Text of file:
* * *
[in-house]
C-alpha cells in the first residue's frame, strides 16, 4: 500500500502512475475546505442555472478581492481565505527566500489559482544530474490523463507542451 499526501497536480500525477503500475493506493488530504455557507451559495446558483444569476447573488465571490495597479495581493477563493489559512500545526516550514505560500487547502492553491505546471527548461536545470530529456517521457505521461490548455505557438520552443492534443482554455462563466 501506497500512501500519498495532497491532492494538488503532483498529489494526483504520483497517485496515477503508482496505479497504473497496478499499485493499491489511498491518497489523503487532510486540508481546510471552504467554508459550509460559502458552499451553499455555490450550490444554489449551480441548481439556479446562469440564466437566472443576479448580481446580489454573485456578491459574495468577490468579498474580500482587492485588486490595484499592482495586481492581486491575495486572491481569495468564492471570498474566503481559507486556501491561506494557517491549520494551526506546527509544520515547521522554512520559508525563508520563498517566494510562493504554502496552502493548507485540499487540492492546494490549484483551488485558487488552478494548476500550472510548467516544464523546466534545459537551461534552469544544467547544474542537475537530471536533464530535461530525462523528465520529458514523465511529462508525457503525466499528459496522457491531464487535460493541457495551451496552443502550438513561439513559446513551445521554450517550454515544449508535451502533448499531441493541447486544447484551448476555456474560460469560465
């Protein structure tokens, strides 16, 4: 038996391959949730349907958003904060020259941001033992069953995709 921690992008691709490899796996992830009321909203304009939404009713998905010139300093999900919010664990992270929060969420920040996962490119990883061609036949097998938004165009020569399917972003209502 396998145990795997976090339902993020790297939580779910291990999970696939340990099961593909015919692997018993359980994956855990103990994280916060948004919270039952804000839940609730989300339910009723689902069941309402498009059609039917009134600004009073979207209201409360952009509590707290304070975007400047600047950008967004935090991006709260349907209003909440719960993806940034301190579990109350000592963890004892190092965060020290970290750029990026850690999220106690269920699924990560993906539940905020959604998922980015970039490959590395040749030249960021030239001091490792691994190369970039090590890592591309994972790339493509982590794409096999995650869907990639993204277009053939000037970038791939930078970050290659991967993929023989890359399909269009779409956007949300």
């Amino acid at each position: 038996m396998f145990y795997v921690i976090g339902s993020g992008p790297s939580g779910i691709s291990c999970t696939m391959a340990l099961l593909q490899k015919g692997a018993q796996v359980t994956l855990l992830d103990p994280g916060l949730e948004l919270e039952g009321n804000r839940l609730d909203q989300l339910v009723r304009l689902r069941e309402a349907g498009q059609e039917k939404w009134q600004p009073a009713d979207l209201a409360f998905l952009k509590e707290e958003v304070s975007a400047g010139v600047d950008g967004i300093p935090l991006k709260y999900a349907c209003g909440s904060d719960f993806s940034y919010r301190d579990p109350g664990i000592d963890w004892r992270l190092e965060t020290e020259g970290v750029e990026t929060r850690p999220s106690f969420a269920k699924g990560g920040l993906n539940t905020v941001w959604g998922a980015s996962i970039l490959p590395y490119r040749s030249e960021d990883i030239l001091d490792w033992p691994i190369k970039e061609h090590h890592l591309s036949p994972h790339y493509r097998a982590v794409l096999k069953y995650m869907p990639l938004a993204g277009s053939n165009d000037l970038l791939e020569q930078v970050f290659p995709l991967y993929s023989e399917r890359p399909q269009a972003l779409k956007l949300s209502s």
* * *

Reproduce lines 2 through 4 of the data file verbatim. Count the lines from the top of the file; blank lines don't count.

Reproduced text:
C-alpha cells in the first residue's frame, strides 16, 4: 500500500502512475475546505442555472478581492481565505527566500489559482544530474490523463507542451 499526501497536480500525477503500475493506493488530504455557507451559495446558483444569476447573488465571490495597479495581493477563493489559512500545526516550514505560500487547502492553491505546471527548461536545470530529456517521457505521461490548455505557438520552443492534443482554455462563466 501506497500512501500519498495532497491532492494538488503532483498529489494526483504520483497517485496515477503508482496505479497504473497496478499499485493499491489511498491518497489523503487532510486540508481546510471552504467554508459550509460559502458552499451553499455555490450550490444554489449551480441548481439556479446562469440564466437566472443576479448580481446580489454573485456578491459574495468577490468579498474580500482587492485588486490595484499592482495586481492581486491575495486572491481569495468564492471570498474566503481559507486556501491561506494557517491549520494551526506546527509544520515547521522554512520559508525563508520563498517566494510562493504554502496552502493548507485540499487540492492546494490549484483551488485558487488552478494548476500550472510548467516544464523546466534545459537551461534552469544544467547544474542537475537530471536533464530535461530525462523528465520529458514523465511529462508525457503525466499528459496522457491531464487535460493541457495551451496552443502550438513561439513559446513551445521554450517550454515544449508535451502533448499531441493541447486544447484551448476555456474560460469560465
């Protein structure tokens, strides 16, 4: 038996391959949730349907958003904060020259941001033992069953995709 921690992008691709490899796996992830009321909203304009939404009713998905010139300093999900919010664990992270929060969420920040996962490119990883061609036949097998938004165009020569399917972003209502 396998145990795997976090339902993020790297939580779910291990999970696939340990099961593909015919692997018993359980994956855990103990994280916060948004919270039952804000839940609730989300339910009723689902069941309402498009059609039917009134600004009073979207209201409360952009509590707290304070975007400047600047950008967004935090991006709260349907209003909440719960993806940034301190579990109350000592963890004892190092965060020290970290750029990026850690999220106690269920699924990560993906539940905020959604998922980015970039490959590395040749030249960021030239001091490792691994190369970039090590890592591309994972790339493509982590794409096999995650869907990639993204277009053939000037970038791939930078970050290659991967993929023989890359399909269009779409956007949300």
């Amino acid at each position: 038996m396998f145990y795997v921690i976090g339902s993020g992008p790297s939580g779910i691709s291990c999970t696939m391959a340990l099961l593909q490899k015919g692997a018993q796996v359980t994956l855990l992830d103990p994280g916060l949730e948004l919270e039952g009321n804000r839940l609730d909203q989300l339910v009723r304009l689902r069941e309402a349907g498009q059609e039917k939404w009134q600004p009073a009713d979207l209201a409360f998905l952009k509590e707290e958003v304070s975007a400047g010139v600047d950008g967004i300093p935090l991006k709260y999900a349907c209003g909440s904060d719960f993806s940034y919010r301190d579990p109350g664990i000592d963890w004892r992270l190092e965060t020290e020259g970290v750029e990026t929060r850690p999220s106690f969420a269920k699924g990560g920040l993906n539940t905020v941001w959604g998922a980015s996962i970039l490959p590395y490119r040749s030249e960021d990883i030239l001091d490792w033992p691994i190369k970039e061609h090590h890592l591309s036949p994972h790339y493509r097998a982590v794409l096999k069953y995650m869907p990639l938004a993204g277009s053939n165009d000037l970038l791939e020569q930078v970050f290659p995709l991967y993929s023989e399917r890359p399909q269009a972003l779409k956007l949300s209502s």